I am a good at listening, a skill I mastered by the time I was an adolescent. During my wonder years, my father would often admonish me for not listening, and punishment would come shortly thereafter. I tried my hardest, but it was so difficult to pay attention when I was always daydreaming. Daydreaming about swimming, cupcakes, and of course boys.

Most of my days were spent painting elaborate stories, adventures, and experiences in my head. Creating landscapes and lyrical escapades in my mind became a favorite way to pass the time. At bedtime, I was never redirected or interrupted, so staying up late became the norm. I struggled to wake up in the morning, often arrived at school after the bell had rung, and carried home notes from my teacher.

As the youngest child, I struggled to keep up with my siblings. My beautiful sister and athletic brothers always seemed to easily engage with one another. My attention was drawn inward, which became my largest struggle.  Chores could not wait for the end of a daydream. Homework did not pause for my mind’s eye. Dinner did not get eaten while staring off into space. My parents wanted me to be present, and I did too…just not as bad.


By the time adolescence arrived, I had mastered the art of paying attention. Academic and family constructs had made it my priority. I willed my mind to see the things around me. I widened my eyes and strained to hear every word spoken in conversation. Sunsets captured my eyes, music seized my ears, and relationships apprehended my heart. Paying attention to more things on the exterior and fewer on the interior became my new norm. Homework was easier, friendships lasted longer, and accolades from my parents overflowed. It felt good to get things done and meet everyone else’s standards in the process.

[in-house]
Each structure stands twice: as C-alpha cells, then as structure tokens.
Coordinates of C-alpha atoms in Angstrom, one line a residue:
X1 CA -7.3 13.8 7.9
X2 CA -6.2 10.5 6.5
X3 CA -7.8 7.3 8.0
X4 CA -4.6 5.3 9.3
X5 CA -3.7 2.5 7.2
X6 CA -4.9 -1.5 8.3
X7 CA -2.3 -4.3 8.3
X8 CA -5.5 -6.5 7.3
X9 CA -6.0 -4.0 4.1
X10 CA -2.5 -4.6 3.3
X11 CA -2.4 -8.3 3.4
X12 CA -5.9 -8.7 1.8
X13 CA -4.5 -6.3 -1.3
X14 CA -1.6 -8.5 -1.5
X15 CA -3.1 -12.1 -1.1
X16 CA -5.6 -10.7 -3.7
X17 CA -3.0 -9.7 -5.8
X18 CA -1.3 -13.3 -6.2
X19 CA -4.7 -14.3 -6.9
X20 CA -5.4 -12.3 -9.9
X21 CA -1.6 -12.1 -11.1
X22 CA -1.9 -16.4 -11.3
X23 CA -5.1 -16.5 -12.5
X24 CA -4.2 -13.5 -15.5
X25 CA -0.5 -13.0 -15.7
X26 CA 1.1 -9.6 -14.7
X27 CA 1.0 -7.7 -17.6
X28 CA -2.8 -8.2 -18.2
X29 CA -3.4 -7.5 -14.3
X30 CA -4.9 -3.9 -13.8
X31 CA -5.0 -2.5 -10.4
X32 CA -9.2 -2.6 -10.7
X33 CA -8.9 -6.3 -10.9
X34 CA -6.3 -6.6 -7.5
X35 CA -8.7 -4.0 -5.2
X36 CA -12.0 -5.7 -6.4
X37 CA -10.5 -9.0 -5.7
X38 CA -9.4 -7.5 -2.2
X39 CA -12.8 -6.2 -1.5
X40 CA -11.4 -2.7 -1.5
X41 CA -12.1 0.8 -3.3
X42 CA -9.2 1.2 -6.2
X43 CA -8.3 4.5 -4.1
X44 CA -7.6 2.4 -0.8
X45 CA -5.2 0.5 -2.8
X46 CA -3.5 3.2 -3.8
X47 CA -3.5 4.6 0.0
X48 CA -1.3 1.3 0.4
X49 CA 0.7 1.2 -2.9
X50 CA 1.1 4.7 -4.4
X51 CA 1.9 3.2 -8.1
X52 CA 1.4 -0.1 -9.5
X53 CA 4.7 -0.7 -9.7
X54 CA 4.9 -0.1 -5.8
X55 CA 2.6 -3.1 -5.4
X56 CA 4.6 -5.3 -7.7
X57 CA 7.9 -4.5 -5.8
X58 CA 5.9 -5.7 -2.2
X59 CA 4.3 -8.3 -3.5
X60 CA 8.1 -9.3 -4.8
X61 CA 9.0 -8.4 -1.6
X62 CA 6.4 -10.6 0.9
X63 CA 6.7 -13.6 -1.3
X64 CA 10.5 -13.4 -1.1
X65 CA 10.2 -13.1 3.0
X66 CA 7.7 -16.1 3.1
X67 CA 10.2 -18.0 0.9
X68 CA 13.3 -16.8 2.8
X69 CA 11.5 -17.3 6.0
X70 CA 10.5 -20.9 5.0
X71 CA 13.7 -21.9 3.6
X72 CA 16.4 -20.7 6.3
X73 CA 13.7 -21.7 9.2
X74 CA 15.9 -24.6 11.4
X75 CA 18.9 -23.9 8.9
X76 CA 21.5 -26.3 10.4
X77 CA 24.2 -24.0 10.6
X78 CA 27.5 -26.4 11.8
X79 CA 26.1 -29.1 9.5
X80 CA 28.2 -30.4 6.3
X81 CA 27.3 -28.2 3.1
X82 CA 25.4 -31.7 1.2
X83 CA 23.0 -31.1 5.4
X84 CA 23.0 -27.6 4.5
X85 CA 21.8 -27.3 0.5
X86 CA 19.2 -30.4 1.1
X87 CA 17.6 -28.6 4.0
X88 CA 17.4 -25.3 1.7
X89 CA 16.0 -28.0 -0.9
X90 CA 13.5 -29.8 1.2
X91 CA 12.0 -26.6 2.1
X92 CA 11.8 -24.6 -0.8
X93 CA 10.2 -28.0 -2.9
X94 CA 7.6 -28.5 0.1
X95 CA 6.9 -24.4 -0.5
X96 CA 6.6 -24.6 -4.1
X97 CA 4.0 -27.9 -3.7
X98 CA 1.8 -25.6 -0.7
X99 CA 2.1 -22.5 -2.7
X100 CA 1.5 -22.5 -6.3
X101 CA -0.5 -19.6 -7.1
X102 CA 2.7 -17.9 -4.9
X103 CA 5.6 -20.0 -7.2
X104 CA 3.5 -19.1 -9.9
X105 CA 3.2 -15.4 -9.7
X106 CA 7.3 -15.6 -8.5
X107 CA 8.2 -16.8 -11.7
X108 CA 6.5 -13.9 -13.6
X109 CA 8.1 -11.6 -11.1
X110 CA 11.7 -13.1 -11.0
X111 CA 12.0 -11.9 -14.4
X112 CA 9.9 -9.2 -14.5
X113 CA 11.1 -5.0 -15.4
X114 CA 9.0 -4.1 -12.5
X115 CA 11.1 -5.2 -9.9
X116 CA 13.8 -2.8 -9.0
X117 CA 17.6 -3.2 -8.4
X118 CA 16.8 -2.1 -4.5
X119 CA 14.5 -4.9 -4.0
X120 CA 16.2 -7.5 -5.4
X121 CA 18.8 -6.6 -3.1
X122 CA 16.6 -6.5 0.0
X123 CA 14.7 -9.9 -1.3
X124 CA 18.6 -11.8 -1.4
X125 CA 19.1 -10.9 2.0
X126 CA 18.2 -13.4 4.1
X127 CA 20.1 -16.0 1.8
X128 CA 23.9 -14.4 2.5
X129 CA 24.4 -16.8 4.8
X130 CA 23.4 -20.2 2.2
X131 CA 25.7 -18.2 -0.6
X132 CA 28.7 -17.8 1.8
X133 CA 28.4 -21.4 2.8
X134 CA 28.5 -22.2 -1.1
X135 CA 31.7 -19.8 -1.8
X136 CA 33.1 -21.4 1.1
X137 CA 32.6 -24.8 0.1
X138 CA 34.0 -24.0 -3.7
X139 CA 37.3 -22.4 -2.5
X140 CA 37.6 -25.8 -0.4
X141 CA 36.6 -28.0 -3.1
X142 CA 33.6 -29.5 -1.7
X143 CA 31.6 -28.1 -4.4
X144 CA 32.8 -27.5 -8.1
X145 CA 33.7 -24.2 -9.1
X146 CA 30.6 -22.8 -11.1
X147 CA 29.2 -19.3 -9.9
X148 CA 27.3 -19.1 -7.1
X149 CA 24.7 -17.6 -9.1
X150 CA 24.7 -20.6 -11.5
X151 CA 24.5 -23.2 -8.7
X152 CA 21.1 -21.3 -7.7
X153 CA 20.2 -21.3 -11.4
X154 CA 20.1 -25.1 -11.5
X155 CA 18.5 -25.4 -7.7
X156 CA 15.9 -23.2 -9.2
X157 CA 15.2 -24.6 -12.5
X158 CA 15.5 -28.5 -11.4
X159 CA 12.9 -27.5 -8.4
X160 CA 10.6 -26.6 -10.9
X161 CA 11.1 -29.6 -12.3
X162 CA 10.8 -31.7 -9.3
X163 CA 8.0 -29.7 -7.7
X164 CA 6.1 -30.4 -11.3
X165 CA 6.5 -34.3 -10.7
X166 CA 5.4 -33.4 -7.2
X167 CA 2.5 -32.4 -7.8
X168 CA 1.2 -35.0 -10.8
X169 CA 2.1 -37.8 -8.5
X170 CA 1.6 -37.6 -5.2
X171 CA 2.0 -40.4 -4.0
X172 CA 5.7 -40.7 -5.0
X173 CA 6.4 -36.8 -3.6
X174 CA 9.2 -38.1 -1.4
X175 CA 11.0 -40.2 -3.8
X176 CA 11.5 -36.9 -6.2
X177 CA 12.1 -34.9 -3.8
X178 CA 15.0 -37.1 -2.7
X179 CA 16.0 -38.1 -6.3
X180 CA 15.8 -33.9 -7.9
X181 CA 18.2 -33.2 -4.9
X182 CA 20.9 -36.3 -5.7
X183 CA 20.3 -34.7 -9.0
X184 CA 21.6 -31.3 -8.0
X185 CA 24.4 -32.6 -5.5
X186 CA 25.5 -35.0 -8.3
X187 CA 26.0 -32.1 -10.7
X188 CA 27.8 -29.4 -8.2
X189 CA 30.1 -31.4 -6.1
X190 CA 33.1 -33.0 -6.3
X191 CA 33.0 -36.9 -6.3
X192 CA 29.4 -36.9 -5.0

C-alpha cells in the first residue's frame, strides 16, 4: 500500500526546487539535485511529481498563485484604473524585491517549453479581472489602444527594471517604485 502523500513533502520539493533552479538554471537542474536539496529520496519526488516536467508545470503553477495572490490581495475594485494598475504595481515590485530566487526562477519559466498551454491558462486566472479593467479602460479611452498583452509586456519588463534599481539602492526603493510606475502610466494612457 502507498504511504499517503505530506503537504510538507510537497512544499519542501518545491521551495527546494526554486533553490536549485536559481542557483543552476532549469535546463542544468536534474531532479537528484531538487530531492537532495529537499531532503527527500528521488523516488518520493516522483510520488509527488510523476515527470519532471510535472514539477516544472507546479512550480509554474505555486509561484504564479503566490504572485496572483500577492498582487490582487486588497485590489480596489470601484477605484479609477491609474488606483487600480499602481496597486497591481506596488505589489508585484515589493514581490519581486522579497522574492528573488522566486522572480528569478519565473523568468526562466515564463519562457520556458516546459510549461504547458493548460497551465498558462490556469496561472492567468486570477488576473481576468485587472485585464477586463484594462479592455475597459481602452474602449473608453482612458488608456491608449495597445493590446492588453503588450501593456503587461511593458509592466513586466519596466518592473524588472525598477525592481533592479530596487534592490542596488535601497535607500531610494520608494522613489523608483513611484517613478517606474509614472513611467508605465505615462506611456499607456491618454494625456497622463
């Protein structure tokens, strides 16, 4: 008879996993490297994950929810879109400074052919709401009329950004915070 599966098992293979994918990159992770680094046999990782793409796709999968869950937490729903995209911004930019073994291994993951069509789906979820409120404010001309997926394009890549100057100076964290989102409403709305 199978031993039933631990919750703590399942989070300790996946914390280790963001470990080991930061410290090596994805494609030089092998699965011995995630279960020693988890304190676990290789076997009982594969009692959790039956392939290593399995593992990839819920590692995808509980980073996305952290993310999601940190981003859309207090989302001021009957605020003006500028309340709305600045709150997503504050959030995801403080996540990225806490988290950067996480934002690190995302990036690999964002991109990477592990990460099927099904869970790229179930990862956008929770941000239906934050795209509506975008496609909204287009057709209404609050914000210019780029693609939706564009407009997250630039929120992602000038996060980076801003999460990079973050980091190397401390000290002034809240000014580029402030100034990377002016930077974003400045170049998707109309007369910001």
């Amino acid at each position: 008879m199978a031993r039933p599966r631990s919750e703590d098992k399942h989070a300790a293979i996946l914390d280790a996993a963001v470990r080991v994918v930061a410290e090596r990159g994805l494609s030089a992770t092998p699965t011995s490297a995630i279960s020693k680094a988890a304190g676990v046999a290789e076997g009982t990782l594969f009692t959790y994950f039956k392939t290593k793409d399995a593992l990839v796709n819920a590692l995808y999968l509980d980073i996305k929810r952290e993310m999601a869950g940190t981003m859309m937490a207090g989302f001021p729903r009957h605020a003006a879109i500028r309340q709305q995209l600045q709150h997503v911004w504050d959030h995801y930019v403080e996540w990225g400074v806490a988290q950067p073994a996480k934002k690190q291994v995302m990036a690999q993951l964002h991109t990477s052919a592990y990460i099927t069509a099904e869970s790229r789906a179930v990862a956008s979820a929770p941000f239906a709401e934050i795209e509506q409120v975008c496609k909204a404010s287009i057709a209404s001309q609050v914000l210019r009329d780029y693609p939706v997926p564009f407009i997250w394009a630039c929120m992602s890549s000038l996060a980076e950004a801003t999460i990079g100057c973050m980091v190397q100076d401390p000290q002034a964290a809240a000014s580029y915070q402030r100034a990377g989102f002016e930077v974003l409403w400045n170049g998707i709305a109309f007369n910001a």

It wasn’t until I became very ill during high school that I was forced to slow everything down. I couldn’t go to school, entertain visitors, or even get out of bed. I spent endless hours at a time alone. Television became boring, reading mundane, and video games irritating. Spending almost an entire month at home being nursed by my family turned out to be my greatest education. I had nothing else to do with the silence but return to my old pastime. And I am glad I did.


During that season, I discovered that my inner voice was my own best asset. My health was not improving, but my awareness was. In my mind’s eye, I could see myself getting better. Visions of skating, laughing, and dating filled my head. I was healthy and whole. The images projected in my dreams became a motivator and the positive self-statements that followed a catalyst. My voice was the strongest when I was alone, my dreams much more powerful. By learning to tune out all of life’s distractions, I learned to listen to me, deeply.

Listening has now become an integral part of my life. Daily, I listen to the struggles of others, but each moment I try hardest to hear my own voice. The voice that wells up from the truest part of me, undiluted. I now recognize my voice more clearly and hold my dreams near. The visions within me create a space of possibility and on days when I am the quietest, I sense something else welling inside—the gift of the Holy Spirit that is meant to lead and guide me. And in a society that is filled with so much noise, I am often reminded, that the still, small voice inside of me, is the truly most important thing I need to hear.